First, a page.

Is VPN Legal in Your Country?

TheBestVPN.com published a study of whether or not VPNs are legal in 196 countries around the world.  There is a summary for each, and some links to details of the research.

VPNs are legal, generally.

It depends largely on the country you’re physically sitting in while using a VPN. But even then, their laws and restrictions are often opaque.  What’s legal vs. illegal is not always clear.  Some activities, while frowned upon, are still shrouded in grey area.  In this research we fact-checked 196 countries laws and their opinions on VPNs.

VPNs are illegal in: China, Turkey, Iraq, United Arab Emirates, Belarus, Oman.

VPNs are some-what illegal in: Iran, North-Korea, Turkmenistan.

P.S.: If you can’t access the links above, VPN is probably illegal (or at least blocked) in your country or region.

MapFight – visually compare sizes of countries

MapFight is a fun little web application, which superimposes the maps of two selected countries to show which one is larger and by how much.  And the best part is that you don’t even to stick just to countries – the continents are in there as well, so you can compare Europe to Asia, or even Russia to Europe.

Imagine the world without Muslims

This is one of those things that I love about the Internet.  When you are wrong, the Internet doesn’t just gently mention it.  It absolutely destroys you, shoving the reality so hard down your throat, you forget how to breath for a while.  And then, next time, if you haven’t killed yourself yet, you think long and hard before saying anything out loud.  If you have a half a brain or more, of course.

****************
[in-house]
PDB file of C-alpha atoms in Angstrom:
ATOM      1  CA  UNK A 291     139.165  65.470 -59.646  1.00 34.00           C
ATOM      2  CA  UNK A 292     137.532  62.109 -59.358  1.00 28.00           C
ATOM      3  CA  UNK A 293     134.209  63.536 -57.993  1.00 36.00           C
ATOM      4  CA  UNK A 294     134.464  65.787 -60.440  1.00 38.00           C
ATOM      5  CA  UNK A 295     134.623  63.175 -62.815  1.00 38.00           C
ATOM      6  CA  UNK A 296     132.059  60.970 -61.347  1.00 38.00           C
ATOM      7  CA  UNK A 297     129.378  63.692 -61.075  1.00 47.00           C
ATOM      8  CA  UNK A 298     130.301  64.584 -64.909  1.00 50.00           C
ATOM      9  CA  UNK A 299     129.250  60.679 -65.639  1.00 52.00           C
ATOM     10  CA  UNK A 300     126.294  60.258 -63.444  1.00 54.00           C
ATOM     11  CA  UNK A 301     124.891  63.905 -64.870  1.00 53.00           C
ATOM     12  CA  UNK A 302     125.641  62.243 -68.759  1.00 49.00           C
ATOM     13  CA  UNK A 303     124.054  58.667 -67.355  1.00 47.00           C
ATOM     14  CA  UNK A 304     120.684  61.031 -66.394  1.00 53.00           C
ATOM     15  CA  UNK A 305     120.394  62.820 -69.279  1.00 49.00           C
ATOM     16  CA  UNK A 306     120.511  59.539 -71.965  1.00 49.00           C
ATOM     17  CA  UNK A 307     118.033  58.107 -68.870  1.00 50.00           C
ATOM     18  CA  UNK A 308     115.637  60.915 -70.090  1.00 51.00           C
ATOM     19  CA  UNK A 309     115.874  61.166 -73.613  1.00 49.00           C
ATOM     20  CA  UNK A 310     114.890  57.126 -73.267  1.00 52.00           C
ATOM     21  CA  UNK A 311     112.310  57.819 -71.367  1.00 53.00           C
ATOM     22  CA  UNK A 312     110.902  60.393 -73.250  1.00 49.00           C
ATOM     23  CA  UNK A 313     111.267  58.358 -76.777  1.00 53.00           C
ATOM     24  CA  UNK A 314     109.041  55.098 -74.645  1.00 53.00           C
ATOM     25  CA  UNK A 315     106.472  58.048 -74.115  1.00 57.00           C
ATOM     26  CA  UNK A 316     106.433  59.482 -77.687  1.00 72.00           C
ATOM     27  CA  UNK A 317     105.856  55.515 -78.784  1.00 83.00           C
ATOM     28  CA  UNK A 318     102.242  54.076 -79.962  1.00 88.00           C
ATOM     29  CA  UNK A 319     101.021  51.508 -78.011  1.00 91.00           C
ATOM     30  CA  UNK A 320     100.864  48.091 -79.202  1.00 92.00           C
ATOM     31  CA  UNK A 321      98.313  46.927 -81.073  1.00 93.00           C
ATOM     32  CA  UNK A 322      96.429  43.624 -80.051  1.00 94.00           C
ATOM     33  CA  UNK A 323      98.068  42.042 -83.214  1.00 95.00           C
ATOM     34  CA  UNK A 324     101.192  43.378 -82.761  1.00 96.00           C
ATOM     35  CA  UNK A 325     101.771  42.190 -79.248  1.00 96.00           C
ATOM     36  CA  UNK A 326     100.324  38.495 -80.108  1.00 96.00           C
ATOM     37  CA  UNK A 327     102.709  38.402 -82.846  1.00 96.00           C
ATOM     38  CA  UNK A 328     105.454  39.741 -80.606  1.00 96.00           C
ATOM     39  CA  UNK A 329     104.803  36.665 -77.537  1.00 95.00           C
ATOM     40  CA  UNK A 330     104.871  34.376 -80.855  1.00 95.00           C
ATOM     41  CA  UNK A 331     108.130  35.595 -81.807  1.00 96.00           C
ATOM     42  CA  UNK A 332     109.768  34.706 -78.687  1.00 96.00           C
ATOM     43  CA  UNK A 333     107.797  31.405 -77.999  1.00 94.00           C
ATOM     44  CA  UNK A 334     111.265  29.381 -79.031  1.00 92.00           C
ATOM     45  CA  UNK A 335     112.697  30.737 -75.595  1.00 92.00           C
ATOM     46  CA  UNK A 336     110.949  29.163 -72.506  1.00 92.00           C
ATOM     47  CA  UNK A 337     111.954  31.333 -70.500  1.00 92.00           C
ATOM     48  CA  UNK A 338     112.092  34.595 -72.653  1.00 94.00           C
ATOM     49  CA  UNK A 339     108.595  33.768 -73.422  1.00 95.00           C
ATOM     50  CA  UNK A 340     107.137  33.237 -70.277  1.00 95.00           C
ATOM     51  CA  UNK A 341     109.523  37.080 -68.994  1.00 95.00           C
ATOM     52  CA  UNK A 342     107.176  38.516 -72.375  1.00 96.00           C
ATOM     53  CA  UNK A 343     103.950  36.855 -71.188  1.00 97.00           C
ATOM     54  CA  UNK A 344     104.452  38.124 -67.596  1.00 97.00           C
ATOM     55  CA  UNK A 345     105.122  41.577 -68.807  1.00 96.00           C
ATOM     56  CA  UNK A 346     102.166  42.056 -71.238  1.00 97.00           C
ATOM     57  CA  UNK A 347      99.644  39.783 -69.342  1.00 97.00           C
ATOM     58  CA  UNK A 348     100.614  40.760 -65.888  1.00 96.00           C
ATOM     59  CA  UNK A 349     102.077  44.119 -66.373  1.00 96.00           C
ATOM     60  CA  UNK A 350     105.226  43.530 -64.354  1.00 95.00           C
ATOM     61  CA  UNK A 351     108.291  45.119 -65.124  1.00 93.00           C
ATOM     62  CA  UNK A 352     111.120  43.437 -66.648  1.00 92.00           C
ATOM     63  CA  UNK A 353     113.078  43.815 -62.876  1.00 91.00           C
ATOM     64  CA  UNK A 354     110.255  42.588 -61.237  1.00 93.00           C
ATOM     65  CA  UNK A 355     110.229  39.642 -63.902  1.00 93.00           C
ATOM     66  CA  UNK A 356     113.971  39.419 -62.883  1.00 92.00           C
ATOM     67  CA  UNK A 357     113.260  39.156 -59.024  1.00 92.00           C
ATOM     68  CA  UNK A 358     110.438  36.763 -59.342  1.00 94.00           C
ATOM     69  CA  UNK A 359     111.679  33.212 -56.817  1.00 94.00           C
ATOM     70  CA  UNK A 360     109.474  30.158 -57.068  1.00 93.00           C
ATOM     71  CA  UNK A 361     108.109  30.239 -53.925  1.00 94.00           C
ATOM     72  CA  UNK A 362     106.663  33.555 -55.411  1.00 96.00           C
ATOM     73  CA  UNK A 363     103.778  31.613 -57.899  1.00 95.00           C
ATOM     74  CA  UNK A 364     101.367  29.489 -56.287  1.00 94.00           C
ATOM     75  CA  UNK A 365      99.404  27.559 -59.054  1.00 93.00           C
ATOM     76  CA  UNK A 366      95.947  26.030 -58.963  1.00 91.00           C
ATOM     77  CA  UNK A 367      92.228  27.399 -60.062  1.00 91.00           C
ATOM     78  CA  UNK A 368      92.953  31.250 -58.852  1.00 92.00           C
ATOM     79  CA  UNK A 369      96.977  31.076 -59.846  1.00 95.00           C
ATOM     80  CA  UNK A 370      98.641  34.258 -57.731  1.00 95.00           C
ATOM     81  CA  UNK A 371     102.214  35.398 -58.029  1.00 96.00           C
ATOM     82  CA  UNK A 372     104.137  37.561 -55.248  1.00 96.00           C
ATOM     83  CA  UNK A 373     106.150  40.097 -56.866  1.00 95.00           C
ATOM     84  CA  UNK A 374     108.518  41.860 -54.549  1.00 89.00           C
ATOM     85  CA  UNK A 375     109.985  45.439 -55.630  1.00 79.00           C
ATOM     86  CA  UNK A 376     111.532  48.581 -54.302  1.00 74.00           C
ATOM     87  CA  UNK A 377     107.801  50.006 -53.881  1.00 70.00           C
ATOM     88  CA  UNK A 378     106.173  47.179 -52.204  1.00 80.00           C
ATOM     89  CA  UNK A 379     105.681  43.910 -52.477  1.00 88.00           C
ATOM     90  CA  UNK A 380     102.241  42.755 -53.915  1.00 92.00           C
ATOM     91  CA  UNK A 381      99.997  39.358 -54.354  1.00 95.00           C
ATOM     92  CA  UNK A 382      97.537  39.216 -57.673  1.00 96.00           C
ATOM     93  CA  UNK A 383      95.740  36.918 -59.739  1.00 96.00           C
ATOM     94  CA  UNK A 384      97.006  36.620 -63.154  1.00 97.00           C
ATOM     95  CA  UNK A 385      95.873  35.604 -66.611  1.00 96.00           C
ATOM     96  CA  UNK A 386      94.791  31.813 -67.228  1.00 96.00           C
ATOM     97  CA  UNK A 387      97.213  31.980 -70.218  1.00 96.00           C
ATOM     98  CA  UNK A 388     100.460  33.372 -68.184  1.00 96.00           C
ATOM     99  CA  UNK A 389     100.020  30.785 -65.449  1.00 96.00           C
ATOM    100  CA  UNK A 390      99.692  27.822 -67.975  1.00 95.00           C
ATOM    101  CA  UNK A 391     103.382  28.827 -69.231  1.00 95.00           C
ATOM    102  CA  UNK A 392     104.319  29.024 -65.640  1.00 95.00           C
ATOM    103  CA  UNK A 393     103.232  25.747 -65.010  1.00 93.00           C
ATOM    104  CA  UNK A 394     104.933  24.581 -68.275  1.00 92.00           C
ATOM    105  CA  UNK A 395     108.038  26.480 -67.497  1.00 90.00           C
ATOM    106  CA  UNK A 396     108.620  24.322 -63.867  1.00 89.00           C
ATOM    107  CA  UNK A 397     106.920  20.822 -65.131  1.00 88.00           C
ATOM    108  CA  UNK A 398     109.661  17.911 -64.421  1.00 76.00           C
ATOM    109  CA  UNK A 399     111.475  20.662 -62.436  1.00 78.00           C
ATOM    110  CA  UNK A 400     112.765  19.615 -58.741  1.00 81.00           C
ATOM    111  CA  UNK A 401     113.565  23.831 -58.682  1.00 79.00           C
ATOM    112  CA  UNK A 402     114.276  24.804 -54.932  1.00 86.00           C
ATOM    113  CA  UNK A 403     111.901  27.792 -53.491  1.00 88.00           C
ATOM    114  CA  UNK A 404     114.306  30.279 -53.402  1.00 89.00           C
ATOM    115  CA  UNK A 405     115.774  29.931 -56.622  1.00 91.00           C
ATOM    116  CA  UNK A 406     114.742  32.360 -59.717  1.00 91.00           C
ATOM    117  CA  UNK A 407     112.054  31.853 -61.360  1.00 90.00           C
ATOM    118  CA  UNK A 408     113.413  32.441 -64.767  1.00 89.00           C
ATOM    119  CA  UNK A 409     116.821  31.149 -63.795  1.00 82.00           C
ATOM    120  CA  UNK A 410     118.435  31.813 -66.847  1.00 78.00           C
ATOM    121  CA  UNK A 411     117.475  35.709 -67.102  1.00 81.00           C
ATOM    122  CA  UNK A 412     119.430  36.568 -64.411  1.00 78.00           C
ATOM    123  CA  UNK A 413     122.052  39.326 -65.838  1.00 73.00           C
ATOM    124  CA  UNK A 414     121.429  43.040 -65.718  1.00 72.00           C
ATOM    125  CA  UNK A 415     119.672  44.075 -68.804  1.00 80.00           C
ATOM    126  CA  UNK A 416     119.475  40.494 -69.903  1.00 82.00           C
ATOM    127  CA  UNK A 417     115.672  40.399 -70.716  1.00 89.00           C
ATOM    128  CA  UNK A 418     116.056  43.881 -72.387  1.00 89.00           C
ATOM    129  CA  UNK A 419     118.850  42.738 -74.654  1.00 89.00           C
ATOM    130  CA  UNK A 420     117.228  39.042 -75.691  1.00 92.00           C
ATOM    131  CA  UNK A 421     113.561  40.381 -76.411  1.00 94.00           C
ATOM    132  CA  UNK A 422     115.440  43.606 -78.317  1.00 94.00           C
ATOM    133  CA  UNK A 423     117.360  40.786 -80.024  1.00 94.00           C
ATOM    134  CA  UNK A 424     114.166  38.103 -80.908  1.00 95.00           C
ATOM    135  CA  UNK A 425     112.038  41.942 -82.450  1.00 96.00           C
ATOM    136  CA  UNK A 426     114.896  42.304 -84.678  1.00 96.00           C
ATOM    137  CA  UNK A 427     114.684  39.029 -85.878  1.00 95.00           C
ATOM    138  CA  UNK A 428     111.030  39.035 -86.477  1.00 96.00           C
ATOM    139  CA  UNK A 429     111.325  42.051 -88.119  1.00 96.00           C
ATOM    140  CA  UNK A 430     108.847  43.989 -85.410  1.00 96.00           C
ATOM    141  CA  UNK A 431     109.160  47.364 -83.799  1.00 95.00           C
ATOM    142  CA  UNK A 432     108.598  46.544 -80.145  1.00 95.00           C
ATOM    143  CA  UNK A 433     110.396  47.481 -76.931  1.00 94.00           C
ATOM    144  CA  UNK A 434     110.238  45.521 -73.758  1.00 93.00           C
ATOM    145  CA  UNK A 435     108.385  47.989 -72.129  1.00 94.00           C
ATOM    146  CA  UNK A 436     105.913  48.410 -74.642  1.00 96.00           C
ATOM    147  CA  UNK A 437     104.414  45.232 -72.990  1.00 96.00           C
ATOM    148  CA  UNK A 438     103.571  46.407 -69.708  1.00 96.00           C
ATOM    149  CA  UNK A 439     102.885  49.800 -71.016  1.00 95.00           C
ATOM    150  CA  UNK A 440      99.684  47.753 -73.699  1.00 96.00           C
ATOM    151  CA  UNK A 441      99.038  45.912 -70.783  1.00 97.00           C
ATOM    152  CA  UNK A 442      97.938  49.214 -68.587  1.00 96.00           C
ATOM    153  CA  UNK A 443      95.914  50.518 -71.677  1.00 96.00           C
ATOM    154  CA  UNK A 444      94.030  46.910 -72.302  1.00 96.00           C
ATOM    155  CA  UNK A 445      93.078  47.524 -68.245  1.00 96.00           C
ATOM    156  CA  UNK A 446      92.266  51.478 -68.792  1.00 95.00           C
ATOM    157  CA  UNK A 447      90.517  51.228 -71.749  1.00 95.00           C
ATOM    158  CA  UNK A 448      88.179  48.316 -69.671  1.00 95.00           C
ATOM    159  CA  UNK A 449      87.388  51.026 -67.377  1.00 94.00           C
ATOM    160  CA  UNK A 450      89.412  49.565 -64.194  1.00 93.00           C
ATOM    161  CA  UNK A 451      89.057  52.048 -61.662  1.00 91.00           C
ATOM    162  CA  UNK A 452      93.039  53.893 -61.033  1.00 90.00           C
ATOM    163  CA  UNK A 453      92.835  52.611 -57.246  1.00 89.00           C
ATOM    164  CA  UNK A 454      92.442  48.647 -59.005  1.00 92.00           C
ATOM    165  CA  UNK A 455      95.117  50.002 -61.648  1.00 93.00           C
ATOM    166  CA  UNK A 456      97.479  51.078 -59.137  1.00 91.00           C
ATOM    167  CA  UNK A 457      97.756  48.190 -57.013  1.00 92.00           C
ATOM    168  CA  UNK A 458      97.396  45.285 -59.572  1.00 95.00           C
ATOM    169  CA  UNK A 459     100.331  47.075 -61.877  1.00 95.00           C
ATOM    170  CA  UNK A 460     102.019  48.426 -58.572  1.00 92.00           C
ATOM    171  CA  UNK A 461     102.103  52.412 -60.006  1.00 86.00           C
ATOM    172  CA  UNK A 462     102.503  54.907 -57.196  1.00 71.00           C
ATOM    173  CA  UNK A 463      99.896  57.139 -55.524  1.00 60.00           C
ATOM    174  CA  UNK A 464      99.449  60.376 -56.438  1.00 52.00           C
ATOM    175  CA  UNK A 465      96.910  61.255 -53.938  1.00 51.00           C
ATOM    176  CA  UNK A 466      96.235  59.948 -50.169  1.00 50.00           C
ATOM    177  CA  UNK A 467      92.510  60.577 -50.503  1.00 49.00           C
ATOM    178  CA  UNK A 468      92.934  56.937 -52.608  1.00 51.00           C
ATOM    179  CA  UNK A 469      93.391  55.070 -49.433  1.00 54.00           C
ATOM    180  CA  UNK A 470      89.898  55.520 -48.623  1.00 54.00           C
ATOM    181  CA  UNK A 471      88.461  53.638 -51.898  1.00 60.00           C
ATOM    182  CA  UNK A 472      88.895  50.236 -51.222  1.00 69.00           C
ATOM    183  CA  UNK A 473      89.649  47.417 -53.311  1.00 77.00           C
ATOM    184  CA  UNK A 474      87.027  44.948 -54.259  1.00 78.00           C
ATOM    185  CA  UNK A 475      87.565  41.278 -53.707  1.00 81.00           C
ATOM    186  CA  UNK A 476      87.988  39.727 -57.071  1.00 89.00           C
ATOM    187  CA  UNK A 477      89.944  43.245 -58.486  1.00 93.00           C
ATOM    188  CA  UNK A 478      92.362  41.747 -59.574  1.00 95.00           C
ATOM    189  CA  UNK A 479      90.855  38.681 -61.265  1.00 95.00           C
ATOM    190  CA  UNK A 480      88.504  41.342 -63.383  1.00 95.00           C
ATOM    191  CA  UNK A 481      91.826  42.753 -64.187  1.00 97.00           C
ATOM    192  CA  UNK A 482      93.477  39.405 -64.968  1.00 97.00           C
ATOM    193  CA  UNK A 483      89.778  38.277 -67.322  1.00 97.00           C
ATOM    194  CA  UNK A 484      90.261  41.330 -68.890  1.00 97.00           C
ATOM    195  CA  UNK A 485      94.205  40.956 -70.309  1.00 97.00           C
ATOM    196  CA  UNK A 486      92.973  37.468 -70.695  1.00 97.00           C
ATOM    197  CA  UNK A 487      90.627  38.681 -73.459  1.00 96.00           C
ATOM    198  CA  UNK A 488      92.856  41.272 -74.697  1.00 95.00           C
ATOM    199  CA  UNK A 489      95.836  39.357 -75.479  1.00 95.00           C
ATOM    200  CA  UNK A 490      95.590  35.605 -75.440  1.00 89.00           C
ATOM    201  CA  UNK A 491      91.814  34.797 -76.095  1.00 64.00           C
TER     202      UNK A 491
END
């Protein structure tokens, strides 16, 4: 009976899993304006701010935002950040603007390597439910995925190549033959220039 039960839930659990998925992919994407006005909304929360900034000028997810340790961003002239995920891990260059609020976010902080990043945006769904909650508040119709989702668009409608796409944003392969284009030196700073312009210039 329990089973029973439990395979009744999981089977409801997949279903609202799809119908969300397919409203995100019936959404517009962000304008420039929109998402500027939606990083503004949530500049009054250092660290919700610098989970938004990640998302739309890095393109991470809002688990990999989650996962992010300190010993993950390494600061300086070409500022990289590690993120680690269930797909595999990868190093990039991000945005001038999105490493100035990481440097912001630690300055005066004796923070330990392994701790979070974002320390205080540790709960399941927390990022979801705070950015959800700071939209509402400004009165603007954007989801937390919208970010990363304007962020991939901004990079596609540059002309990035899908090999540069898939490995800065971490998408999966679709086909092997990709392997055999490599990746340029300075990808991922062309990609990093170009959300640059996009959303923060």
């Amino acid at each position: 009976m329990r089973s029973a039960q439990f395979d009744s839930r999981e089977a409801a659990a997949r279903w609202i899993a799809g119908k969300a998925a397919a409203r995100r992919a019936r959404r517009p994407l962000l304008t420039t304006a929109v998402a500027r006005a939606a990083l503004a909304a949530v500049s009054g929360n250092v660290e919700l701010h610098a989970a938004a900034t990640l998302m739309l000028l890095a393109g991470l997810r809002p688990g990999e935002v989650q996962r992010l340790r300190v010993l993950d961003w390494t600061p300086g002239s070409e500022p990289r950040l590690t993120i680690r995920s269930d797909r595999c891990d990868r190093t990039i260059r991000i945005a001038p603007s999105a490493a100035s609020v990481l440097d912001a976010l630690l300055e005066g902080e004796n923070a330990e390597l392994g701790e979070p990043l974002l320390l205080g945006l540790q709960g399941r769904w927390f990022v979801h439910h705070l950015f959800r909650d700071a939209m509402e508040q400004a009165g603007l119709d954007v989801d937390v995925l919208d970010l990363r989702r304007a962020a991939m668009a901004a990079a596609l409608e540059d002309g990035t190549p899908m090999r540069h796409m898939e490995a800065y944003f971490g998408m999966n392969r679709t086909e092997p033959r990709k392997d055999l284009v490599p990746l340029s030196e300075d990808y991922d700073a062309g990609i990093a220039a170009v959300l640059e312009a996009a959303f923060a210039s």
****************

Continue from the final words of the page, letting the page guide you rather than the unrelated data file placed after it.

Continue reading “Imagine the world without Muslims”

National Geographic: Best Photos of 2016

National Geographic published its selection of the best photos of 2016.

Here is a gallery of National Geographic’s 52 best images of the year—curated from 91 photographers, 107 stories, and 2,290,225 photographs.

Some are, as always, absolutely amazing.  Some are not so much.  For a global collection of pictures, it’s surprising to find the word “Yellowstone” mentioned 13 times on the page.

This one is my favorite:

teton-grizzly-feeding-adapt-1900-1

Of those with people in them, I liked this one:

tamarin-girl-adapt-590-1

 

Quora: if programming languages were countries …

If programming languages were countries, which country would each language represent?” over Quora is hilarious!  Here are a few bits to get you started:

CRussia. Everything has to be done in a backwards way, but everything is possible, and there’s a lot of legacy.

C++USA. Powerful, but more and more complicated, unreadable, error-prone. Tends to dominate and influence everything.

Haskell Monaco. Not many people, but very rich, so they don’t have to consider lower classes’ problems.

Java Sweden. Comfortable, but has its own king and currency.

JavaScript China. Developing really fast and can do lots of surprising stuff. A lot of users.

PHPBangladesh. Poor, but numerous, and it’s found all over the web.

PascalGermany. Strict rules, good performance. And there are many people who just don’t like the language.

BashSwitzerland. Not very big in itself, but pulls the strings of the others.

Awk: North Korea. Stubbornly resists change, and its users appear to be unnaturally fond of it for reasons we can only speculate on.